How To Make Garlicky Dill Pickles

For some reason people think making pickles is difficult. But, making pickles isn’t hard, especially once you get the hang of it. My twin sister thinks I’m some sort genius at this kind of culinary art and should write a book about said practice. Once you understand the nuances in flavor that help create the brine, it really isn’t rocket science. Hell, if I can do it, pretty much anyone with half a brain can. There is some trial and error, so if you’re just starting out be prepared to throw some food away. Even I still stumble. I recently cracked a jar of pickled rhubarb from last year, since rhubarb is now in season, and was planning on replacing last year’s canned bounty with this year’s offering. The first bite was immediately spit into the kitchen sink. Who the F made this garbage!?! Oh right, yours truly. Not that the flavor was off or had spoiled (thankfully) but the acid in the brine had turned the rhubarb to complete mush over time. Lesson learned. So you’re going to win some and you’re going to loose some but over time you’ll be knocking it out of the park like you’re a freaking starter for the best baseball team in the league (aka The RED SOX, duh!).

But before we get into the actual recipe and it’s steps, let’s give a quick synopsis of what it means to be a “pickle.” Most Americans seem to think a pickle is just a fancy, spiced-up cucumber, looking down it’s nose at it’s boring cousin. Sure that’s true, but what is being pickled doesn’t have to be a cucumber. As I stated earlier, I’ve pickled rhubarb. I also have a jar of pickled cherries I’m waiting to open and recently posted a pickled garlic scape recipe. I haven’t done it yet, but you can even pickle eggs. The closest I’ve ever come to that is a pickled egg juice-back after a whiskey shot, and don’t even get me started on what a sh*t show of a night out in NYC that was! So, as Portlandia famously stated and is oft quoted around our house, “You can pickle that!”

That said, there are different forms of pickling and certain kinds work better for whatever is being preserved. The easiest method, which I’ll be showcasing, is “quick pickles” aka “refrigerator pickles.” Moving on from there, “freezer pickles” are usually fruit based since the sugar content helps seal in flavor. Indian cuisine also has many pickles but we Americans living in a very sheltered food world, call all them “chutneys.” Asian food also has many types of pickles. I mean, Korea practically runs on Kim Chi.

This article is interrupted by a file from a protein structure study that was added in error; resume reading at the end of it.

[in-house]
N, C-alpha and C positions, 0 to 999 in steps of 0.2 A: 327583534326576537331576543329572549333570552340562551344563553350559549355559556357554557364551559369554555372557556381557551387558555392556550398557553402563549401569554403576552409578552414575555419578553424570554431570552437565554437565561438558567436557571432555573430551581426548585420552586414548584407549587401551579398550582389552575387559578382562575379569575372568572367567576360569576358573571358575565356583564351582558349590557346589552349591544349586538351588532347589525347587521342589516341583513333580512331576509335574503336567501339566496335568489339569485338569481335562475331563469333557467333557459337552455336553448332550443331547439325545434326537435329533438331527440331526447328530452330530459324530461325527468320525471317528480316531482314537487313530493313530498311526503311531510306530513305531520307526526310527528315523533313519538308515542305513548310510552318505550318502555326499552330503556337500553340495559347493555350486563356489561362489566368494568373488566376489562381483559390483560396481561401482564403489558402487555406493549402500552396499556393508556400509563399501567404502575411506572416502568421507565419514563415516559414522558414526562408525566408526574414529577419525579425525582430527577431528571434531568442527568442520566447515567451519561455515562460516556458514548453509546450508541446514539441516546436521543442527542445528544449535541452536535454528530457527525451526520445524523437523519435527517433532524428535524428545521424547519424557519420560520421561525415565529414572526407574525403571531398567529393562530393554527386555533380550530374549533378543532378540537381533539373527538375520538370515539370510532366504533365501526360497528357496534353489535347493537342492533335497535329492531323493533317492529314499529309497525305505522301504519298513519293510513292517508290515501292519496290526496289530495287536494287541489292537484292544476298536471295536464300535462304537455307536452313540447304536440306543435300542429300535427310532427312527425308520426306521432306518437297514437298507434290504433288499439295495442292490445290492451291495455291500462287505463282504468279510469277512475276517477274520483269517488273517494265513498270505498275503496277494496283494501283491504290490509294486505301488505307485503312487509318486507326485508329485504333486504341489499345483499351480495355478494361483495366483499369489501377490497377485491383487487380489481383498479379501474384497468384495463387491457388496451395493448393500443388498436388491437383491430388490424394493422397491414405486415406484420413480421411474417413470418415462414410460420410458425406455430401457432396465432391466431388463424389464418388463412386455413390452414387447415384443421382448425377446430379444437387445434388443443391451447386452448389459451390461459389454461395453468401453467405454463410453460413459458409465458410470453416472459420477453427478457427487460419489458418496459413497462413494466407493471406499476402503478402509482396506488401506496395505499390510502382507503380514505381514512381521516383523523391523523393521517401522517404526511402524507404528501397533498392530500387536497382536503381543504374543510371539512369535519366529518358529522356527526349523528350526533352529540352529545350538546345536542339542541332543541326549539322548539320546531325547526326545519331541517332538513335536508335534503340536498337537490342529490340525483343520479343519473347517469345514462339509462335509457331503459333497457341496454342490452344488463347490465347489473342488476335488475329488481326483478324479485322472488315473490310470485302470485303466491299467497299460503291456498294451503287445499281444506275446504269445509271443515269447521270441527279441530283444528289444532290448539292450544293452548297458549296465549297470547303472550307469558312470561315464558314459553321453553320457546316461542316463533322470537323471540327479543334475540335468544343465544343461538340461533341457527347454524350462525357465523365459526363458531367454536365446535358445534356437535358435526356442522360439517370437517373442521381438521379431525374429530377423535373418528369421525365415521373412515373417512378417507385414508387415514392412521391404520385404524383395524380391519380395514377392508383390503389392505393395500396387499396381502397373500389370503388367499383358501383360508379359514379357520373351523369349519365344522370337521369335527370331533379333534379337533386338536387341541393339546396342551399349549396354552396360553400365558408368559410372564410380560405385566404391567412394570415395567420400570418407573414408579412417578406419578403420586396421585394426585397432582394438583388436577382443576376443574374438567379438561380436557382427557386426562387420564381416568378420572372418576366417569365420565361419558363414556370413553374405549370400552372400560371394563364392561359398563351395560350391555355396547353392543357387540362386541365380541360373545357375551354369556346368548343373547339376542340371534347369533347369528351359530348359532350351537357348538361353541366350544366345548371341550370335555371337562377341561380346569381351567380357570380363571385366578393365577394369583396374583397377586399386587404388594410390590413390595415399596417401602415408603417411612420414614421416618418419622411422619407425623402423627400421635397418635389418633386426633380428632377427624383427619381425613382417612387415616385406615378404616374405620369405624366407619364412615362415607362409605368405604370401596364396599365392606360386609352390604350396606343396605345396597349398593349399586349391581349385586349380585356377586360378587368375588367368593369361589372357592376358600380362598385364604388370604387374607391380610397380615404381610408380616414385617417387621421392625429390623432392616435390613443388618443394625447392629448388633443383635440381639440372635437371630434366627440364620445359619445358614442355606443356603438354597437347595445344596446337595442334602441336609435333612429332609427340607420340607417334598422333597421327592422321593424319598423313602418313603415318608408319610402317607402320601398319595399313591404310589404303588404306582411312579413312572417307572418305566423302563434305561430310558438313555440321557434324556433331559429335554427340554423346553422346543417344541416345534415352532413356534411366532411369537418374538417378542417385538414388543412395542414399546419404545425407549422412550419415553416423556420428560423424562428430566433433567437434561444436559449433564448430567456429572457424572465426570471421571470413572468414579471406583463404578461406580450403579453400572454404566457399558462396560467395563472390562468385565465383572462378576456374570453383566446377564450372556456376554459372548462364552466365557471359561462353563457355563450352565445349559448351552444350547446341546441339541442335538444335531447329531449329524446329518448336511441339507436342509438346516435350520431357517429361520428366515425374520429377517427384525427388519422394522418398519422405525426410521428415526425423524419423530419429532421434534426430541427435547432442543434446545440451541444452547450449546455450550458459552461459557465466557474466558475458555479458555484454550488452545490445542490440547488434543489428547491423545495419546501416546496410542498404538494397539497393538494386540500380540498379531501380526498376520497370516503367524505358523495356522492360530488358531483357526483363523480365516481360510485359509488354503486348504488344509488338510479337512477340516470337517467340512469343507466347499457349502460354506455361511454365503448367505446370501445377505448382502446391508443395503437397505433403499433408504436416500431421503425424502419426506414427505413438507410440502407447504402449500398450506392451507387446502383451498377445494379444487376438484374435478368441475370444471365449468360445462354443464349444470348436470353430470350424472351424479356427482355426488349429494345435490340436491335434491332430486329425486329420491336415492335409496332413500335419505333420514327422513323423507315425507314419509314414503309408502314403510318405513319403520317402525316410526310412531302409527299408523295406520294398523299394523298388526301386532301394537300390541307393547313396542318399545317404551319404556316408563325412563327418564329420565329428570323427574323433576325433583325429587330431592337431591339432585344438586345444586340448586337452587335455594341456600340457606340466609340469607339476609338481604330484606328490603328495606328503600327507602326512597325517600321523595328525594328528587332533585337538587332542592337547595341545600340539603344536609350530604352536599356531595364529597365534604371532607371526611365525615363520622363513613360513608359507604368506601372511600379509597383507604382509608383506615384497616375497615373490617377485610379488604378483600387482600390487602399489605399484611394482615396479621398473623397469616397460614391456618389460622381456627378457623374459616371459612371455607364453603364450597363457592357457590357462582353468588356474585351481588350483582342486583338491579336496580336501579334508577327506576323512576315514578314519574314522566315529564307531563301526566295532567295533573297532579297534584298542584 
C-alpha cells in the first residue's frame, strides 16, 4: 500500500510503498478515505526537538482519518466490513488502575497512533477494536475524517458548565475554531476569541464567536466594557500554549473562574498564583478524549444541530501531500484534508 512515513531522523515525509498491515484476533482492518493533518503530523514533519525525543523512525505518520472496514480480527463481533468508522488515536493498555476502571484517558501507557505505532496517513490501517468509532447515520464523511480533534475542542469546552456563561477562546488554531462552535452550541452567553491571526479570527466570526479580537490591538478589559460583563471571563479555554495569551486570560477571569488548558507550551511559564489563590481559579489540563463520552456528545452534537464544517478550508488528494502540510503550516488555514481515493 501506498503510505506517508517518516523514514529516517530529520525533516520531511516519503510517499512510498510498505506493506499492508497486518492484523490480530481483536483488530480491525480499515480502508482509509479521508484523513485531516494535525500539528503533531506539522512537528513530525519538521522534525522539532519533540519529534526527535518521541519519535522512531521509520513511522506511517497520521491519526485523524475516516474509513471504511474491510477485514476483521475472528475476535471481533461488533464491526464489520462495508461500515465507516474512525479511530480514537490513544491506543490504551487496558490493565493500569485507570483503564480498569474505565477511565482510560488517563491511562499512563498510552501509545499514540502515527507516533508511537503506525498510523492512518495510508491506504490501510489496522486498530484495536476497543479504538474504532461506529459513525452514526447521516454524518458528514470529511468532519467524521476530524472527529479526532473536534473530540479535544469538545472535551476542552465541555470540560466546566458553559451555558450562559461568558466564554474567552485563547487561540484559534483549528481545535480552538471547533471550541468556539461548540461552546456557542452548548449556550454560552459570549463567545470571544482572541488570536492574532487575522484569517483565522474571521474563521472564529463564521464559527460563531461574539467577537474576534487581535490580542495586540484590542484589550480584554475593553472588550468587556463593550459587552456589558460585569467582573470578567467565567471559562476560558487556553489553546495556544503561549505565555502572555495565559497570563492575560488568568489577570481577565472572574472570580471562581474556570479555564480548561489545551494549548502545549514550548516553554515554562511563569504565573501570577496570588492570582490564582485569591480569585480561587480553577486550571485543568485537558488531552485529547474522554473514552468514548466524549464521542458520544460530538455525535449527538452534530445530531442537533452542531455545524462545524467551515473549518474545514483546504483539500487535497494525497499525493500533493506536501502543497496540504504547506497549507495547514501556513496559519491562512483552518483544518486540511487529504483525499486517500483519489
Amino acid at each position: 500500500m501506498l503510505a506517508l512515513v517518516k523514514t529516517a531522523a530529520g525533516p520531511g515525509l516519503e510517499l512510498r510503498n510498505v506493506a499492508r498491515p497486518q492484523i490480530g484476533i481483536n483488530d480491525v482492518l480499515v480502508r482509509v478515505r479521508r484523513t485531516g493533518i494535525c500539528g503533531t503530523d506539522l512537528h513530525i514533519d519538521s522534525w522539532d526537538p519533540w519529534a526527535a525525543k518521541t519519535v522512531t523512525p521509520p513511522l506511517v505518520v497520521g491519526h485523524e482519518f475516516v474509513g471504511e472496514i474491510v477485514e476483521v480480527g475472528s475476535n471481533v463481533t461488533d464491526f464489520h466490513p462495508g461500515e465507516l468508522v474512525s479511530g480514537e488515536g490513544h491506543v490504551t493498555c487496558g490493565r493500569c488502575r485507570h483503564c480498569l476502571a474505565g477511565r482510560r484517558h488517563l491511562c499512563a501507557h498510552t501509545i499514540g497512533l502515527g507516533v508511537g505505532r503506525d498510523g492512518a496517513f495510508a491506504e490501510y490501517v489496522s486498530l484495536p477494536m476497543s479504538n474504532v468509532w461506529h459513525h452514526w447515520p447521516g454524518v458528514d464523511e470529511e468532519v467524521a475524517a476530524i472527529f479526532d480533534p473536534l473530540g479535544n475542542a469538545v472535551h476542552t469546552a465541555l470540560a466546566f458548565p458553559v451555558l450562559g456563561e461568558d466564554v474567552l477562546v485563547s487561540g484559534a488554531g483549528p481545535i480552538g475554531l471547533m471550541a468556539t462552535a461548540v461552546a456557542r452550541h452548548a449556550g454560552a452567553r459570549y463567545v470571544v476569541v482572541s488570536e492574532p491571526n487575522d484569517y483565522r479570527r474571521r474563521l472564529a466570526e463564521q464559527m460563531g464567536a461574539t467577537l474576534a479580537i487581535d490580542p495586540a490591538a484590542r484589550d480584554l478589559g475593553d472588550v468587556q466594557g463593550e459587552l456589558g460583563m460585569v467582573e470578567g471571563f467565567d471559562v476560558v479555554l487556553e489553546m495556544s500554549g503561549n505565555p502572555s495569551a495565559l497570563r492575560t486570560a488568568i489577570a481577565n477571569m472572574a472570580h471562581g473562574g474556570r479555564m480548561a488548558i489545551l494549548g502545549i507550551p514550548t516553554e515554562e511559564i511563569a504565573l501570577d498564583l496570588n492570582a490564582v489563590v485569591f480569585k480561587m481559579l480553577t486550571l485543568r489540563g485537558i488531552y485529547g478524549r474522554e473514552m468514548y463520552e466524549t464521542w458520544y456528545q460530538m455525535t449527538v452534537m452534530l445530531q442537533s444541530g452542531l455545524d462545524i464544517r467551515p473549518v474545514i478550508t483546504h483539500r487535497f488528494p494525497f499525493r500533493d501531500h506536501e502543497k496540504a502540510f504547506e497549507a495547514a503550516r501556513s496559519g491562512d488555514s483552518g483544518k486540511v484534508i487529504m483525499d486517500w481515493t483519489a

Which leads me to the most complex way to pickle something, “fermentation.” I won’t get into the complicated process here and will save it for another time but yes, you probably have at some point eaten a fermented cucumber labeled as a “pickle.” Ever had a “full sour” or “half sour” pickle? Yeah those tasty little things sat out at room temperature long enough for cultures to form and give tartness to the cucumber. Hot Doug’s (RIP) in Chicago had a killer version of the full sour and in my experiments, that meant the batch sat out for about two weeks. I dare you to leave something on the counter for that long, consume it and be whisked off to tastebud Nirvana. (No, PLEASE don’t do that!) More likely than not you’ll be spewing your guts out. But hey “A” for effort! I digress. Let’s get this pickle party pumping…

 

GARLICKY DILL PICKLES

1# Pickling Cucumbers

5 Sprigs Fresh Dill

3 Garlic Cloves

4 Chiles De Arbol

1/2 t  Whole Peppercorns

1/2 t Whole Coriander Seeds

1 1/2 t Salt

1 t Sugar

1 C Water

1 1/2 C Distilled Vinegar